Essential New Year’s Eve Innovations
Gene Quinn (left) Patent Attorney & Founder, IPWatchdog
Angel Krippner (right), Executive Assistant, IPWatchdog
Posted: December 31, 2012 @ 1:39 pm
Every year we all gather around and celebrate the new year. So that got us to thinking — what patents are there for devices that any self respecting raucous reveler ought to have on New Years Eve? As you might imagine, we found a few that seem appropriate to the occasion, proving that patented innovations are not only fun but they are everywhere!
Here is hoping that your night is safe and magical! Happy new year! See you in 2013!
Safety champagne cork
This invention is a molded tethered safety closure device for use on bottles containing pressurized liquids such as champagne or sparkling wines comprising a cork or closure element and a retainer collar joined by an intercoupling section.
The problem this invention is intending to solve is explained in the patent: “The problem of premature or inadvertent explosive release of champagne corks is exacerbated by the fact that many lower priced champagnes and sparkling wines are closed by molded plastic corks.” You have to hate those problematic premature, inadvertent explosive releases! Particularly on a festive occasion like New Years Eve!
In any event, the Background further explains: “Such plastic corks possess an even greater tendency than natural corks to become dislodged as a result of internal pressure in the bottle.”
There is an intercoupling section that is comprised of a tabbed tear strip and a tether strip that are integrally formed in a helical configuration extending in a plurality of turns from the cork to the collar. The tether strip and the tear strip are interconnected by a pair of grooved frangible webs that can be torn by pulling on the tear strip. This allows the tear strip to be manually removed from the intercoupling section. Following removal of the tear strip, the helical tether strip interconnects the cork and the retainer collar, thus enabling the cork to be released from the bottle without flying free.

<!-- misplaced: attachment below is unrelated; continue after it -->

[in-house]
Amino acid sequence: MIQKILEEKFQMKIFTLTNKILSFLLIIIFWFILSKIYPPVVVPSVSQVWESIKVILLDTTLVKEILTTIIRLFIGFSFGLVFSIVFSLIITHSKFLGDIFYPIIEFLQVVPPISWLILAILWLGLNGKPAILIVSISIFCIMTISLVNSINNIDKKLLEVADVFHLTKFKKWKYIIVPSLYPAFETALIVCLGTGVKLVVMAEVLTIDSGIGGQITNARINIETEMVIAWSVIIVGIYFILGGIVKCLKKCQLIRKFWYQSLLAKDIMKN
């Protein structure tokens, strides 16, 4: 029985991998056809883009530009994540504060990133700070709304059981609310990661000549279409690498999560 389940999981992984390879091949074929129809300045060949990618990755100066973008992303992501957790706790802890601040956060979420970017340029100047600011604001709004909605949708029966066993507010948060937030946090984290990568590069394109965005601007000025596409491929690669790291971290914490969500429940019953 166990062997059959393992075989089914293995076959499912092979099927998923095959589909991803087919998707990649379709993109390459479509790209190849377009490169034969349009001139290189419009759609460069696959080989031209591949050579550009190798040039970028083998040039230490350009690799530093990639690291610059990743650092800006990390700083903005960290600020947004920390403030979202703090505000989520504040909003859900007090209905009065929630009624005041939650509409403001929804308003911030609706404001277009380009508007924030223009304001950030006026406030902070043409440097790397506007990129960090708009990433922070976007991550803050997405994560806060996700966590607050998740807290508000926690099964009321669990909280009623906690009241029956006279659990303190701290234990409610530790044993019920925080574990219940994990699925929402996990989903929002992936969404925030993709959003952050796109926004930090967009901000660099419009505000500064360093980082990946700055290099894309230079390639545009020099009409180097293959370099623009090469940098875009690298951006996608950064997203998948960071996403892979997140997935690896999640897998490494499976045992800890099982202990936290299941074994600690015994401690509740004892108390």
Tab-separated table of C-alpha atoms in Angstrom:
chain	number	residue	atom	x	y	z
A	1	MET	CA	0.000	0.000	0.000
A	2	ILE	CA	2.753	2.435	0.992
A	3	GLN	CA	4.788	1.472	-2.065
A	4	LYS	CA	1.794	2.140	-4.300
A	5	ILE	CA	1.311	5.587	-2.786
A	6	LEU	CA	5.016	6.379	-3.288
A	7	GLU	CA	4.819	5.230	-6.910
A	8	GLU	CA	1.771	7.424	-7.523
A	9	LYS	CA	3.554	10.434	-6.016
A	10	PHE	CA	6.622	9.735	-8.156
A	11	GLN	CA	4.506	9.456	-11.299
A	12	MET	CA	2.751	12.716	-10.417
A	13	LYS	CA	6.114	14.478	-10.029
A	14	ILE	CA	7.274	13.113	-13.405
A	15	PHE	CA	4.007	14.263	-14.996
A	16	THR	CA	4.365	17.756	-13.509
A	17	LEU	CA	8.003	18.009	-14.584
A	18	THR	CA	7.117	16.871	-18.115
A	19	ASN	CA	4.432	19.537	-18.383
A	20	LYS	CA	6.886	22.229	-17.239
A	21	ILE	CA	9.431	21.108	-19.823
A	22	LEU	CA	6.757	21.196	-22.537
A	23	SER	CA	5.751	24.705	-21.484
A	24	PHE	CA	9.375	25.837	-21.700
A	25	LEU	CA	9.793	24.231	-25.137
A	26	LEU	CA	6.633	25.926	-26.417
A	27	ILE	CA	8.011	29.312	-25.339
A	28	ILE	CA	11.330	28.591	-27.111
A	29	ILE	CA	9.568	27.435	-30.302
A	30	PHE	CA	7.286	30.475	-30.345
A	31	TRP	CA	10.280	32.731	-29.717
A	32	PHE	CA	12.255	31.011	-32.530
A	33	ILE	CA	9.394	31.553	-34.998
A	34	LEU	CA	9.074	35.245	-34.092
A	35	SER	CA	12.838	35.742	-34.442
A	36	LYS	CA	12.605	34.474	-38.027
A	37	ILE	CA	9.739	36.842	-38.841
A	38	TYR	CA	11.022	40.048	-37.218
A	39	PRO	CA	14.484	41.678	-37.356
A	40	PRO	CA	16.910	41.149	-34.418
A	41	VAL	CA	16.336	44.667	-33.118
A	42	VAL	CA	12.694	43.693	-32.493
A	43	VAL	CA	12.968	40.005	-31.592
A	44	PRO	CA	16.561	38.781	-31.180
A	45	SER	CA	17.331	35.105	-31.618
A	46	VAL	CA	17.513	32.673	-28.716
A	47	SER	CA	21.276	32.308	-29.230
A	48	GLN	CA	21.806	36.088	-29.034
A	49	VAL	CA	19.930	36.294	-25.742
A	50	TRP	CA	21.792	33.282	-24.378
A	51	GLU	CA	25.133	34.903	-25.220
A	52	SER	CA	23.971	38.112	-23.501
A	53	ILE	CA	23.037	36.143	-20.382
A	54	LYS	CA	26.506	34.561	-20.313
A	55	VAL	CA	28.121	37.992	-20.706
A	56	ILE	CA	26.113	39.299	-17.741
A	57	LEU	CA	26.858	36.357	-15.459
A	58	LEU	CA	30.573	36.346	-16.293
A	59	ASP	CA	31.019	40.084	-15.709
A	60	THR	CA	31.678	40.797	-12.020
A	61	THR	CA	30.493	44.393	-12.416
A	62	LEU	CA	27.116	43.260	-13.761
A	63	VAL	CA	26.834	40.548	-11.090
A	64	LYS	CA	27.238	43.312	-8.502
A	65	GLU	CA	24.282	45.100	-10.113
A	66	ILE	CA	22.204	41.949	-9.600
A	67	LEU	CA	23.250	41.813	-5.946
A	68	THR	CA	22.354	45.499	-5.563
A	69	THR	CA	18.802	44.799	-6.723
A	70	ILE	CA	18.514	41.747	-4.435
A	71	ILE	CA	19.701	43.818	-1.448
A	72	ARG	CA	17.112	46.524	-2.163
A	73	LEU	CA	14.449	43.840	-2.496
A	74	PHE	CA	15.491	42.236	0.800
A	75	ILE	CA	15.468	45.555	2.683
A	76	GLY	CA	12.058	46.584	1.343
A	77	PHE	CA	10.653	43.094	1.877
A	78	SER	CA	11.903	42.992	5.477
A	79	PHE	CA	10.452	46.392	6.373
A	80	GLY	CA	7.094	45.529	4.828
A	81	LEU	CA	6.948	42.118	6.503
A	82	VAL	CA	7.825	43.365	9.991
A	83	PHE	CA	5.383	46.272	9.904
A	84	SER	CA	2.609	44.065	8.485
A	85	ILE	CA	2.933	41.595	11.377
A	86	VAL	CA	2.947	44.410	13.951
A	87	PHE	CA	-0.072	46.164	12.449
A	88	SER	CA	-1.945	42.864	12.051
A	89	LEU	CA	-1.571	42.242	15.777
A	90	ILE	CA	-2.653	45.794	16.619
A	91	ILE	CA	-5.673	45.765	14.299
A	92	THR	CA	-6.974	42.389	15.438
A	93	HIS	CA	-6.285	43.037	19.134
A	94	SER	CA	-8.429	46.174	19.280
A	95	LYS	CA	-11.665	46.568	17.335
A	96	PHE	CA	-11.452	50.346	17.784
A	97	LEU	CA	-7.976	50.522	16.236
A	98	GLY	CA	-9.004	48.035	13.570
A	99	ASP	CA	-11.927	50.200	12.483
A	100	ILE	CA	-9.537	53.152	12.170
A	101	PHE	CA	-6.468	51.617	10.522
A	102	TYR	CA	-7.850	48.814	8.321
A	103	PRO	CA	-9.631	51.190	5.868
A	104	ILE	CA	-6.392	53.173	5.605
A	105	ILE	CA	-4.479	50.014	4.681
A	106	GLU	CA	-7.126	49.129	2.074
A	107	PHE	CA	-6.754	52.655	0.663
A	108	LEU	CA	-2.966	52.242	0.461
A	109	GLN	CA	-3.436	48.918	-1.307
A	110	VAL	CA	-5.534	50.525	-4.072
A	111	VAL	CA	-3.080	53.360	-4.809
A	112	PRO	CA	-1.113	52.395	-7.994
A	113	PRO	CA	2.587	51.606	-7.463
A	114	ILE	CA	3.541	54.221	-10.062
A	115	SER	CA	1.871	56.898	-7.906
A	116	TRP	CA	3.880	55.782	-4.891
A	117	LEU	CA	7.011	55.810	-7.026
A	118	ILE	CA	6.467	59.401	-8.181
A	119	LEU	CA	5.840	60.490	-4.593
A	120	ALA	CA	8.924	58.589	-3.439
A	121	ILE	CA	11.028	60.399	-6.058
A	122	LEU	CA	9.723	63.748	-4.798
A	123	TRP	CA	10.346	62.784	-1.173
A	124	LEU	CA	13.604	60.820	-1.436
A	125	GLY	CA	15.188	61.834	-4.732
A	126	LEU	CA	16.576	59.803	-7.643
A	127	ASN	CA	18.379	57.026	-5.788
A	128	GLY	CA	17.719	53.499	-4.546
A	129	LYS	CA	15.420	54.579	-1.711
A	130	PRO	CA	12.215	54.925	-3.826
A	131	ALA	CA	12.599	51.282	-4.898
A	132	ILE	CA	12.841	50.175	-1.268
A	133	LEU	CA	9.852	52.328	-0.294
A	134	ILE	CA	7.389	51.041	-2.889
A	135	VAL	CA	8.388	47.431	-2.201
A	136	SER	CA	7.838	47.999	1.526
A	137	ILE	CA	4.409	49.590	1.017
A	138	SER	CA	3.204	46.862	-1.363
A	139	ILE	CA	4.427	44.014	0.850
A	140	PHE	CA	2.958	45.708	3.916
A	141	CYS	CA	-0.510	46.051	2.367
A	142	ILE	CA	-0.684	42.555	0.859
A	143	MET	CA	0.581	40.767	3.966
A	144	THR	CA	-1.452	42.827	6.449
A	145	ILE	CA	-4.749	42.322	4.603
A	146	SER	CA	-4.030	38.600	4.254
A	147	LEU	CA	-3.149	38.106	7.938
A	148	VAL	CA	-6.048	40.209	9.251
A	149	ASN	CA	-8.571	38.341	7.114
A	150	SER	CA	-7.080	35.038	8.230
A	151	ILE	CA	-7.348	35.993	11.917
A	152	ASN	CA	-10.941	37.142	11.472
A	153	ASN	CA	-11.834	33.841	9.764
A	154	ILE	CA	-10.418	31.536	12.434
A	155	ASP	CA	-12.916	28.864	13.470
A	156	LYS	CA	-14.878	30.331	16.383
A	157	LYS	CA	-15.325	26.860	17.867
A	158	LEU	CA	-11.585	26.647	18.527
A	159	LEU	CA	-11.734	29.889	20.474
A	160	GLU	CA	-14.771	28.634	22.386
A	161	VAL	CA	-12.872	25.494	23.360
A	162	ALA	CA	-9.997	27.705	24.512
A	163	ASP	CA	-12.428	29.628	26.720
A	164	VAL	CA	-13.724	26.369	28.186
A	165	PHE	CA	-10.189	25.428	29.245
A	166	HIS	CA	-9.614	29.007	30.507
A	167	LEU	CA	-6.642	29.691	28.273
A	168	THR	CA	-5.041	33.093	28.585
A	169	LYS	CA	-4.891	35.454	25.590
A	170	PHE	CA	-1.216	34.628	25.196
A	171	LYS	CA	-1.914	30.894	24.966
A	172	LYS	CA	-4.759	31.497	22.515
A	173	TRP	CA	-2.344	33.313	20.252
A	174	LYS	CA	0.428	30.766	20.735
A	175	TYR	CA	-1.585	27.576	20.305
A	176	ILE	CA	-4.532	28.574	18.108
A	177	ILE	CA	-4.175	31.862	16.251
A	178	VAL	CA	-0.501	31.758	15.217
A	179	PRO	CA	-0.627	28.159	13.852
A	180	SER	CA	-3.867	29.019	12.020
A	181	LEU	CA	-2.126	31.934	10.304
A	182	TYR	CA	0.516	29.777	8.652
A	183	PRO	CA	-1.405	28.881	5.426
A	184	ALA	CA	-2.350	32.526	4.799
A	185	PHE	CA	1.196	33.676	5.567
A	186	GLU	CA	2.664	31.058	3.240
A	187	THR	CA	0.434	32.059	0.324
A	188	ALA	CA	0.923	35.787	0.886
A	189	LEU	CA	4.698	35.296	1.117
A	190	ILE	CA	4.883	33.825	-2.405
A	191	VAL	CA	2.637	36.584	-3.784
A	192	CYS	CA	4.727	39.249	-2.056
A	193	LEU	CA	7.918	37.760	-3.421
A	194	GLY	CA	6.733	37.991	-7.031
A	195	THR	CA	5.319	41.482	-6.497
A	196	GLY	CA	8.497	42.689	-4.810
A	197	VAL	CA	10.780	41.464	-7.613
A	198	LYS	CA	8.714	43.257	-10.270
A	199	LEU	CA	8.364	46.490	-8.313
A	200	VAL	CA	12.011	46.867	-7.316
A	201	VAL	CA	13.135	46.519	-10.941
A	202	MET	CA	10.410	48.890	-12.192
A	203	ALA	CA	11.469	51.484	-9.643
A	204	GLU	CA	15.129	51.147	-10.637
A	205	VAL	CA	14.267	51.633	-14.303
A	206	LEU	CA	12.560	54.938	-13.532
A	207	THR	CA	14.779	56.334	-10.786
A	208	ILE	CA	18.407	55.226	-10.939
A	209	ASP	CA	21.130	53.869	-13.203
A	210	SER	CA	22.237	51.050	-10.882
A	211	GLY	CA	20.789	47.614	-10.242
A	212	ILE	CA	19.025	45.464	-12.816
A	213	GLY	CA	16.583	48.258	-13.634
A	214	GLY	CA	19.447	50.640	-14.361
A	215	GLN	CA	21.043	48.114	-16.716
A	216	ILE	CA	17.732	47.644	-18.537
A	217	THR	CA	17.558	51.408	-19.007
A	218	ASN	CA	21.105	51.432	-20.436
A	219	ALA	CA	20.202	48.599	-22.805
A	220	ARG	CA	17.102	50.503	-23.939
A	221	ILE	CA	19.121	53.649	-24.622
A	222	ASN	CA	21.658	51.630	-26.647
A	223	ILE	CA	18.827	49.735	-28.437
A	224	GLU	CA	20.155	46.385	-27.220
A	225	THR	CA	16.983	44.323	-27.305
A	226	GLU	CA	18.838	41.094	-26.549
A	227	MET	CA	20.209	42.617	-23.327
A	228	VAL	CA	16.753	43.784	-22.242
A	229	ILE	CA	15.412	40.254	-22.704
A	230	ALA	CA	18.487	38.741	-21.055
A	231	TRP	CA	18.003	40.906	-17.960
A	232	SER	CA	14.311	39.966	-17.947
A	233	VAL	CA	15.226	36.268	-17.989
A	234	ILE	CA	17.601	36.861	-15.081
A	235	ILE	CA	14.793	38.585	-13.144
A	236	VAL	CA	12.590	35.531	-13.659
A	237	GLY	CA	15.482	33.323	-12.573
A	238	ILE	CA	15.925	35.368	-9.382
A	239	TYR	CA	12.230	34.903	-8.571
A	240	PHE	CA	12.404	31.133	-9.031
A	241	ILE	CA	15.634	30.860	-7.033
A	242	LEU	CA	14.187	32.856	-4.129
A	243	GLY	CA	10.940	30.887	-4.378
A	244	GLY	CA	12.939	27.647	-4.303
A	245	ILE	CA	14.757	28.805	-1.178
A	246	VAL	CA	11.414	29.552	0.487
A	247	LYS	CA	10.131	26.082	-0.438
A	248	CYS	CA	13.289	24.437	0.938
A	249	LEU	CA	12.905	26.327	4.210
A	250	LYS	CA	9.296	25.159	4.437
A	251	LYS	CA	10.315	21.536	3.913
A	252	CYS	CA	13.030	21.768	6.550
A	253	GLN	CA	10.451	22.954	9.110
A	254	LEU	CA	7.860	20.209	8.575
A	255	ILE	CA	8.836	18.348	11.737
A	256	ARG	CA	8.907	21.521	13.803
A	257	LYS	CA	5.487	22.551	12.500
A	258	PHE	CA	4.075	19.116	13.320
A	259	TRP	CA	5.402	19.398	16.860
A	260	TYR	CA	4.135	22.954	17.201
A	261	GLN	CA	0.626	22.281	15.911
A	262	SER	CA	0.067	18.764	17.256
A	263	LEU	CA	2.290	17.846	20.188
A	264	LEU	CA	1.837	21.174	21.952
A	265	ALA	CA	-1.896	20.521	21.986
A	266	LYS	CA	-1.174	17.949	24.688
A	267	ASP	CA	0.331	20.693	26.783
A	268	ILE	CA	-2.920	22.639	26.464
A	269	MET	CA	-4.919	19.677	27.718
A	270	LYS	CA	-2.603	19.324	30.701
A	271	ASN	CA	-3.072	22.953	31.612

Device for launching confetti
Published December 19, 2001
This invention relates to invention relates to a device for launching confetti or other festive material such as coiled streamers into the air.
The confetti launching devices comprises a conical tube having a bottom plug in a lower portion to define a cavity above the plug to receive the confetti, coiled streamers and the like. An upper plug formed of a low density foam material is fitted within a top portion of the tube for holding ally confetti, coiled streamers or the like within the cavity, and the tube forms a handle portion below the lower plug for grasping by a user. The upper plug is adapted upon quick motion of the handle portion by the user to fly outwardly by centrifugal force and permit the confetti, roller streamers or the like to fly from the tube to fall in an attractive shower. When used with confetti, the confetti is preferably arranged face to face in a plurality of bundles arranged in layers within the cavity. Each layer of bundled confetti is arranged adjacent another in side-by-side relation with the individual elements of confetti in substantially vertical alignment within the cavity.
So how does this innovation differ from other known confetti launchers? The patent application explains that prior art devices are often unduly complex, or cannot propel confetti or elongate coiled streamers appreciable distances or with any great accuracy. Hence, we have here an improved and presumably more accurate confetti launcher. Who doesn’t need one of these on New Years Eve?
Noisemaker to be worn on the foot
Issued September 11, 1973
This invention relates to a sound producing device, and more specifically to a noise maker that can be worn on the foot in a manner such that noise may be controllably produced by placement of the foot upon a surface. The patent specifically says that the invention relates to a child’s noisemaker and that “children are fond of producing a controlled sound with a device…”